Also, I LOVE running with a pace group! I’ll definitely do this again in Richmond next year and in any race that has them. I also don’t want to wear my watch for most races. I can’t tell you how much more enjoyable this half marathon was both without the watch and with the pace group. This ensured I started at just the right speed and didn’t burn out. It kept my pace consistent for the first 6 miles so that I could break free when I felt ready and negative split the shit out of this race.
After, Andy and I stood by the Richmond Marathon finish line cheering my friends Ashley, Jess and Fiona to their finishes – I wanted that to be me. I saw all these people finish the marathon and I wanted to finish a marathon in Richmond again.
Even though I secretly completed my NYRR9+1 requirementto get into the 2013 New York City Marathon this year, even though I have a blog post in my drafts folder right now that I wrote back in October about how insanely jealous I felt about everyone running NYCM this year and my wanting badly to do it next year, even after renewing my NYRR membership right before Hurricane Sandy – being back in Richmond, in my happy running place, made me realize how much I DON’T want to run in that race. And of course after the NYRR NYC Marathon debacle this year, I could not find it in me to support them anyway.
Why would I give hundreds of dollars to a company that can’t bother to communicate with its members when I could give $65 to a company that is always responsive, always friendly, always welcoming and always extremely well organized. Plus, if I decide for any reason to drop down to the half, I’ll still have saved money by signing up for the full now.
I couldn’t believe how seamlessly the Richmond Marathon incorporated 800-1,000 last-minute NYCM runners into their race. You never would have known that they got a sudden influx, it was run so well. I am so impressed not only with their organization, but with their friendliness to these runners. Instead of feeling anger that NYers are taking over their race, they feel grateful that NYers will know why they love Richmond so much.
I was in the unique position of being quite possibly the only ‘failed’ New York City Marathon running in Richmond in 2011 to seeing many others in 2012. And it only reinforced how much I love running there.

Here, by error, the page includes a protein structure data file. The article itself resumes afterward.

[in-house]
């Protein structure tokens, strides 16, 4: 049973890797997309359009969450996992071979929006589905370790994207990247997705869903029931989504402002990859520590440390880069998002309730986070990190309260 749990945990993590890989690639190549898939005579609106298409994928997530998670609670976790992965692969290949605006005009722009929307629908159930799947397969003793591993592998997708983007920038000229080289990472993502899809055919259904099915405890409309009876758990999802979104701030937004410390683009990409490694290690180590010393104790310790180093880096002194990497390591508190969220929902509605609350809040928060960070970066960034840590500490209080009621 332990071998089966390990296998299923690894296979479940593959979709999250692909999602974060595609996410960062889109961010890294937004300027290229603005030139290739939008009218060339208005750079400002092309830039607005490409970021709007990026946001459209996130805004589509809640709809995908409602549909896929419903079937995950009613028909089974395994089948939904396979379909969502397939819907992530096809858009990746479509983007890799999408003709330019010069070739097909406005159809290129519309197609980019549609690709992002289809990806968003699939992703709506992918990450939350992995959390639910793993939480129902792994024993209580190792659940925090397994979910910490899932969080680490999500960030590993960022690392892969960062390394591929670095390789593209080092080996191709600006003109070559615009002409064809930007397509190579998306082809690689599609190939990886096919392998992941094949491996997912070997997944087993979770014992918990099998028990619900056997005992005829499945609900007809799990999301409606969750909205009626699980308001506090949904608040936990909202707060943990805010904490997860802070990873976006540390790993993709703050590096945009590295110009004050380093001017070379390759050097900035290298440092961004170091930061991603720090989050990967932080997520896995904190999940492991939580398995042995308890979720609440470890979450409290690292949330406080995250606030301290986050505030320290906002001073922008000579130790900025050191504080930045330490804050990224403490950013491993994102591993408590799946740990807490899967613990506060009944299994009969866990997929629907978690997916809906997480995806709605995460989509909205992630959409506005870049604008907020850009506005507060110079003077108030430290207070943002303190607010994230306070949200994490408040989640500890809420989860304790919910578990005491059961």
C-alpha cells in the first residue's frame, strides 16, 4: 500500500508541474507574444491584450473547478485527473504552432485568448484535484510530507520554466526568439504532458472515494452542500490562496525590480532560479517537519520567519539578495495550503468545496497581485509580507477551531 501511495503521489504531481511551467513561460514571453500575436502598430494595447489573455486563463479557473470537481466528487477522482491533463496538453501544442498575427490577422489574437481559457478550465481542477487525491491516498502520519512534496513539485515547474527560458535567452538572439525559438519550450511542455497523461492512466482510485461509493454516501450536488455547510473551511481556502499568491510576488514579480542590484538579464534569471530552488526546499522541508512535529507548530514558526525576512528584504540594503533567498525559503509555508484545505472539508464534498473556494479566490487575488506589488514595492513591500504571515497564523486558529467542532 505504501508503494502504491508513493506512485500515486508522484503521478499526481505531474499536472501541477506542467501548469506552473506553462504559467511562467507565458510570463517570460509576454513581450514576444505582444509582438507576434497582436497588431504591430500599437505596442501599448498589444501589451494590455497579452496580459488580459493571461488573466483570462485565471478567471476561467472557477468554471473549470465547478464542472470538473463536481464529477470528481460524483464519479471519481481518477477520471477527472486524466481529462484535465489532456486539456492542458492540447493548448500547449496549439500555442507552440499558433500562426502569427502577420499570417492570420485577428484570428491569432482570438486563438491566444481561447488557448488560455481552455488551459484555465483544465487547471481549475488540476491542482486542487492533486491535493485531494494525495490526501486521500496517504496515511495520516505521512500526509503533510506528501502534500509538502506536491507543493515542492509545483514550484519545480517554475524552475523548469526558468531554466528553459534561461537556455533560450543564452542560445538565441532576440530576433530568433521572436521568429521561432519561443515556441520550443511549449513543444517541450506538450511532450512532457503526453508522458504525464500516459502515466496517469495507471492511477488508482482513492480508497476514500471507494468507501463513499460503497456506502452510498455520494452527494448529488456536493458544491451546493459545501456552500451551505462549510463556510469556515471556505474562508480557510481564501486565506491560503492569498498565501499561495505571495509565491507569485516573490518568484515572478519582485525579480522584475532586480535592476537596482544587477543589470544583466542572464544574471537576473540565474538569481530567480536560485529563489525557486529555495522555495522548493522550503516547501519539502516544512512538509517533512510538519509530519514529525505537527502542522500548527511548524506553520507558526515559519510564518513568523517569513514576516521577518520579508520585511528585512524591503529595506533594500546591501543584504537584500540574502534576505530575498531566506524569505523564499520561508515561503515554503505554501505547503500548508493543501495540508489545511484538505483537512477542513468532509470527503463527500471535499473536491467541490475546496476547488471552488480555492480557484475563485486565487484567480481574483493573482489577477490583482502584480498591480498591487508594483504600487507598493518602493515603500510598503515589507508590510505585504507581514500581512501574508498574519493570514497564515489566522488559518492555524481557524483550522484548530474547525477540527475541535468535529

As my memories came back to me from 2011 in jolts as I passed by spots on the marathon course, I wanted more. I want to remember more of the course. I’m sad I don’t remember every part and I want to remember every part.
[Me and Ashley. She is hot and PR’d and ran her half time in the same as me only she ran the full. See my I Run Richmond headband?]
And so I took advantage of a great deal and I paid less for the 2013 Anthem Richmond Marathon than I did for this half marathon! Andy and I will have another chance to “try and see more of Richmond” since this trip ended up being “see more of the inside of a Richmond hotel room.”
We’ll be even closer to the race start too. Every year we go back and we do Richmond better than the year before. I am so glad so many NYC friends got to see the amazingness that is running in Richmond.
But it’s still my and Andy’s place.
We really love Richmond.
I also want to race. Last year, I ran to finish and I didn’t really push myself. I’m thrilled with my time and I don’t regret my decision. I was cautious during training because I was recovering from my hip injury, so I didn’t attempt speedwork or tempos or hill work.
Now, I know I am capable of more. I’m insanely excited for next year’s marathon. I might have registered using my married-as–of-June-2013 name so it shows up correctly in the Richmond Times Dispatch.
My goal is 4:15. And if there’s anywhere I can do it, it is in Richmond.